Mitsubishi Lancer Evolution History
The Lancer Evolution (colloquially known as the "Evo") is Mitsubishi's flagship sports car, initially based on the Mitsubishi Lancer sedan. Evolution models prior to version V were the officially approved (homologation) model for Mitsubishi's efforts in the World Rally Championship's Group A class and SCCA Pro Rally Championship. In order to follow these rules, the Evolution is based on the same platform as the Lancer compact car, but is much more powerful and the only part in common between the Evo and the Lancer is the basic frame. Eight street versions of the Evolution have been produced from 1993 up to today. Evo VI, VII and VIII did not need to meet WRC homologation requirements.
The Evo was originally intended only for Japanese markets but demand on the 'grey import' market led the Evolution series to be offered through limited type-approval in the United Kingdom and in various European markets from around 1998 (Evo V-VI). The demand for import sports cars in the United States eventually made Mitsubishi decide to import the eighth-generation Evolution to the US in 2003. The current 2005 Evolution (US market) includes a turbocharged 276 horsepower (205 kW) inline four-cylinder engine and a full-time all wheel drive powertrain. 2006 Models are all 286 horsepower (213 kW) with 10 additional horsepower realized from turbocharger diffuser adjustments. Variable valve timing is also an Evolution first in 2006 coming in the form of MIVEC (Mitsubishi Innovative Valve-timing-and-lift Electronic Control). The Japanese-spec cars were limited by a gentleman's agreement to advertise no more than 280 PS (276 bhp), but various versions available in other markets, particularly the UK, have official power outputs up to 405 bhp (302 kW).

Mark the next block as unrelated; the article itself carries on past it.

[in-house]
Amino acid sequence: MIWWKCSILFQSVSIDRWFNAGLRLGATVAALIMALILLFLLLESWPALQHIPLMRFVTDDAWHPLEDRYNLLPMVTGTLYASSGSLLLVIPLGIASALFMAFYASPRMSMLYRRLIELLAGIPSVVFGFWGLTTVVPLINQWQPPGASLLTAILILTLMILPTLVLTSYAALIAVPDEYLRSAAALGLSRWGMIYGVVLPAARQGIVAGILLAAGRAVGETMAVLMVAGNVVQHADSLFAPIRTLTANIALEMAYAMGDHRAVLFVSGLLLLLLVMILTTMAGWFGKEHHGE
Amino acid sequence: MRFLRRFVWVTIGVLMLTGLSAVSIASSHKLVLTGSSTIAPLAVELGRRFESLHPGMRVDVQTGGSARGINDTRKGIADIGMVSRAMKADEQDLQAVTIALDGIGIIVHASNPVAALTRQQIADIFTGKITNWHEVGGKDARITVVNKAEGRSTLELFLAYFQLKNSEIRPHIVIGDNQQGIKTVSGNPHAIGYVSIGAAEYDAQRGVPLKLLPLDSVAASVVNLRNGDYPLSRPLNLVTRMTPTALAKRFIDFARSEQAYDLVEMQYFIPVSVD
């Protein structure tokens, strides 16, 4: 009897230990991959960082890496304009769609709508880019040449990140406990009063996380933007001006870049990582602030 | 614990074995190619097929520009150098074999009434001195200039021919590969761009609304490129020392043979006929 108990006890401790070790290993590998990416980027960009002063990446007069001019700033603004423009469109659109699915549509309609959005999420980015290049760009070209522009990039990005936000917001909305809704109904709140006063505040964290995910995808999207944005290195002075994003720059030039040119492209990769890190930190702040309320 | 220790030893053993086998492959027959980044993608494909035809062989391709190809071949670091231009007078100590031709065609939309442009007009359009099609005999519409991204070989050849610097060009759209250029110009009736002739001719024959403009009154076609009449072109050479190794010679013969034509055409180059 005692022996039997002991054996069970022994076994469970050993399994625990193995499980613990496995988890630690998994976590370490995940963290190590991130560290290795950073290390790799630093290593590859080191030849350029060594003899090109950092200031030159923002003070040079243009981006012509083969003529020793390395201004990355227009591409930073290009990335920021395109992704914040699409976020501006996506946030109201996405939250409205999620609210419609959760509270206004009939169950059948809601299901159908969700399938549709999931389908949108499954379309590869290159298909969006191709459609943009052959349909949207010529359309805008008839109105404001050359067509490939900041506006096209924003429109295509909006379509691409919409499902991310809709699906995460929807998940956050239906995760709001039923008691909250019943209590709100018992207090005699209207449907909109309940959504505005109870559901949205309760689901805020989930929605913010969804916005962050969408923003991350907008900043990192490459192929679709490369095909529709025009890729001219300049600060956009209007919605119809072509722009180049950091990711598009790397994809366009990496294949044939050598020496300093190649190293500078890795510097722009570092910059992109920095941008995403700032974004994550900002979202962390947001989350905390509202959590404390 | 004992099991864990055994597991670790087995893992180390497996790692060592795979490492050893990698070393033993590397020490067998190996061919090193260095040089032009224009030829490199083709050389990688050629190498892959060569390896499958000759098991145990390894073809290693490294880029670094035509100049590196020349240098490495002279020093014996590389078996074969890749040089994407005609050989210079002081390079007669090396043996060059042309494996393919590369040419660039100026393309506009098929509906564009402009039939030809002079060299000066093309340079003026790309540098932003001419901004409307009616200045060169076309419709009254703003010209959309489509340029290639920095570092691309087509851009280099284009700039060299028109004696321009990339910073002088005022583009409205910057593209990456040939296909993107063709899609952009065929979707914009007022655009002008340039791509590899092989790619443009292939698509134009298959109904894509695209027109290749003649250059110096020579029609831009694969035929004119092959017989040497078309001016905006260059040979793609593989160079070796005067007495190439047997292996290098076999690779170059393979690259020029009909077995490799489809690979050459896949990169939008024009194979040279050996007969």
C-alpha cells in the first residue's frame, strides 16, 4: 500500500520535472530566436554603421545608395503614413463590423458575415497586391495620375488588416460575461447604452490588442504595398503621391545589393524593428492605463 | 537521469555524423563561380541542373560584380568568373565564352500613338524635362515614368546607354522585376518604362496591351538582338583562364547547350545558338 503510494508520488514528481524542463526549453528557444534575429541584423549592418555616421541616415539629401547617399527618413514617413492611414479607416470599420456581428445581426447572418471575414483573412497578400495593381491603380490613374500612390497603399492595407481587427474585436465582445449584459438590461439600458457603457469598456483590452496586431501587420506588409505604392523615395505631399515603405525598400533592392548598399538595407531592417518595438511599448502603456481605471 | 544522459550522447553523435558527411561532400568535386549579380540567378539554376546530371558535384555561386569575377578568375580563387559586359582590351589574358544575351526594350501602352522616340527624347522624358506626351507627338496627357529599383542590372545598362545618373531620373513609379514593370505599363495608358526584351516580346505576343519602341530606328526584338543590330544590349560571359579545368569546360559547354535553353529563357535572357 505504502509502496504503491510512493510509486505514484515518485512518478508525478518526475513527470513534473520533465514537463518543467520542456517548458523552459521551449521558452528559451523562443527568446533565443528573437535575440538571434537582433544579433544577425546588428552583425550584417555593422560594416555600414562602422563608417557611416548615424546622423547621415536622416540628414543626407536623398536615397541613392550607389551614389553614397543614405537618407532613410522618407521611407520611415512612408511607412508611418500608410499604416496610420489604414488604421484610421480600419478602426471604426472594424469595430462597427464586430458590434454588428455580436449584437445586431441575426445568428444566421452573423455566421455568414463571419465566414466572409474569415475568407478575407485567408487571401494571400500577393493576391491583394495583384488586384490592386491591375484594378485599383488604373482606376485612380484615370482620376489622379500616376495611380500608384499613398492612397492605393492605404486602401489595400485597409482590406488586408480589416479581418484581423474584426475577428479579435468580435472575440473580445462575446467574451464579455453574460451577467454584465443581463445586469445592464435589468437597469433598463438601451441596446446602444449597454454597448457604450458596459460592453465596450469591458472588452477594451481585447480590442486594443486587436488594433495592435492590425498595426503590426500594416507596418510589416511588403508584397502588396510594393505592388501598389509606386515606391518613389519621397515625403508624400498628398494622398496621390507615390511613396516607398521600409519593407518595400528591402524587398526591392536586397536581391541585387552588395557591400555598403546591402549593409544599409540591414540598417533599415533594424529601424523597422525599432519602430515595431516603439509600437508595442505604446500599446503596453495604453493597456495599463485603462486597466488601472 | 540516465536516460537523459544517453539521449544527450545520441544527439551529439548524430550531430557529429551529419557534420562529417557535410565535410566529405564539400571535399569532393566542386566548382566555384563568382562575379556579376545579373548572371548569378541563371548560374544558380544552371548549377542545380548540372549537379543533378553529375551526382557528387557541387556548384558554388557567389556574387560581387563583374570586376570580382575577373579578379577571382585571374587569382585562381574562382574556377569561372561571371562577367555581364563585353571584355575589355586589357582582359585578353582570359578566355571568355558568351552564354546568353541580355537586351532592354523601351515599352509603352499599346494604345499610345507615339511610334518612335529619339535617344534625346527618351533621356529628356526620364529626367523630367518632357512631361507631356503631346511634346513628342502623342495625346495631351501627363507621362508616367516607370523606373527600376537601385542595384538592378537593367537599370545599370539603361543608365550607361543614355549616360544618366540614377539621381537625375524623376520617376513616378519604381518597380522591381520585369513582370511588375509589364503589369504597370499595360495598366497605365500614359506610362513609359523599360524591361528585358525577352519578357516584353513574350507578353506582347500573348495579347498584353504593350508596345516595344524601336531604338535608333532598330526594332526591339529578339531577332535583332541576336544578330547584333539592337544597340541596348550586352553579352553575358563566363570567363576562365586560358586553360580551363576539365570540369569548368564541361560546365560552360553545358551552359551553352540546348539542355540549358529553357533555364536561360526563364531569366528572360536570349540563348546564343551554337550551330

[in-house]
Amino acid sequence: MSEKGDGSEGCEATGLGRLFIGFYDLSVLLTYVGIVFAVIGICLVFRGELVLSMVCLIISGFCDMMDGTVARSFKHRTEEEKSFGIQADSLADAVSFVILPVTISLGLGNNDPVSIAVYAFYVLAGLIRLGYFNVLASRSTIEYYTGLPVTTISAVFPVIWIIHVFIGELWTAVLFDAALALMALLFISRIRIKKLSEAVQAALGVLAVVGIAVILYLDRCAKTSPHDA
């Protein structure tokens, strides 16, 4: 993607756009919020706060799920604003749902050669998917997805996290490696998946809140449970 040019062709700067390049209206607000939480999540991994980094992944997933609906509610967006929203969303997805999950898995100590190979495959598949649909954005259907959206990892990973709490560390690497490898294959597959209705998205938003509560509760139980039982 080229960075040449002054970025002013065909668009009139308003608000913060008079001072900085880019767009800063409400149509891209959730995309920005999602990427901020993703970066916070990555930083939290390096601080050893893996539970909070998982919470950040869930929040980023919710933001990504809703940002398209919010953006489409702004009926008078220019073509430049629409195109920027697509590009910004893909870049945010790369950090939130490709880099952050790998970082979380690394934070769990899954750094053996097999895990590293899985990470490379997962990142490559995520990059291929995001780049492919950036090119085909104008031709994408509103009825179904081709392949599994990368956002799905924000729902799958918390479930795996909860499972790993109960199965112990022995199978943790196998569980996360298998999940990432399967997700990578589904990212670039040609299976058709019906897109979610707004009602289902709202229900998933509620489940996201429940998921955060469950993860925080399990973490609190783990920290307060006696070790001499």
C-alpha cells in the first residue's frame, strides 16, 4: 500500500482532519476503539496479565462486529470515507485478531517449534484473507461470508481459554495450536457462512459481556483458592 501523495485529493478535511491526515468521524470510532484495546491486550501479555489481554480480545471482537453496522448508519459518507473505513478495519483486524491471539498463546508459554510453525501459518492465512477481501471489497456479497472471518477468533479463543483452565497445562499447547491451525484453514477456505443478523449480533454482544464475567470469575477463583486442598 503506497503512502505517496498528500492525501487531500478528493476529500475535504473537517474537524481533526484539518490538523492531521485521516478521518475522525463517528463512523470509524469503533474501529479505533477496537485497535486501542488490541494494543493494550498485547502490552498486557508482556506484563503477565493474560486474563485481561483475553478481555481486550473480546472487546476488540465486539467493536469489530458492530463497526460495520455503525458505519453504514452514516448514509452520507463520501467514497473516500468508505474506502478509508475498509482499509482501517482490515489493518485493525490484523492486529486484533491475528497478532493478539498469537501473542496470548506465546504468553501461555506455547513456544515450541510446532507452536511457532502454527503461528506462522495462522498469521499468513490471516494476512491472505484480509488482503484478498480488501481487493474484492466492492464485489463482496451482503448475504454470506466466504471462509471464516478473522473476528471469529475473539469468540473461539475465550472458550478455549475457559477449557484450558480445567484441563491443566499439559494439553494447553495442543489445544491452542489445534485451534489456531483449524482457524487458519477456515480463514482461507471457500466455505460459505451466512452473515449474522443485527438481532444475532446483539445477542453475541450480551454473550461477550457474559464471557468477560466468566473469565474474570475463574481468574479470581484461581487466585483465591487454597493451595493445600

The Lancer Evolution was unique among its competitors in the World Rally Championship in that it's a homologation Group A car slightly modified to be able to race competitively against WRC class cars. The Evolution however has now been replaced by a the Lancer/Carisma GT and the new Lancer WRC04, the Evos however still compete in the Group A and Group N classes.
In some European markets, the Evo was sold as the Mitsubishi Carisma Evolution. Proton Motors of Malaysia builds a nearly identical copy of the Evolution as the Proton Pert.
The Evolution I was introduced in 1992 to compete in the World Rally Championship. Using the VR-4 drivetrain, Mitsubishi put it in the Lancer (known as the Mirage in the United States) chassis, and sold it in GSR and RS models. The latter was a stripped-down club racing version that lacked power windows and seats, ABS, a rear wiper, and had steel wheels to save approximately 155 lb (70 kg) less than the 2730 lb (1238 kg) GSR, while the former came with all of the conveniences of a typical street car. It came with Mitsubishi's 2.0 L turbocharged DOHC 4G63 engine producing 247 PS (244 hp/182 kW) at 6000 rpm and 228 ft·lbf (309 N·m) at 3000 rpm, along with all-wheel drive which would become a trademark on all EVO models. 5,000 EVO I's were sold between 1992 and 1993.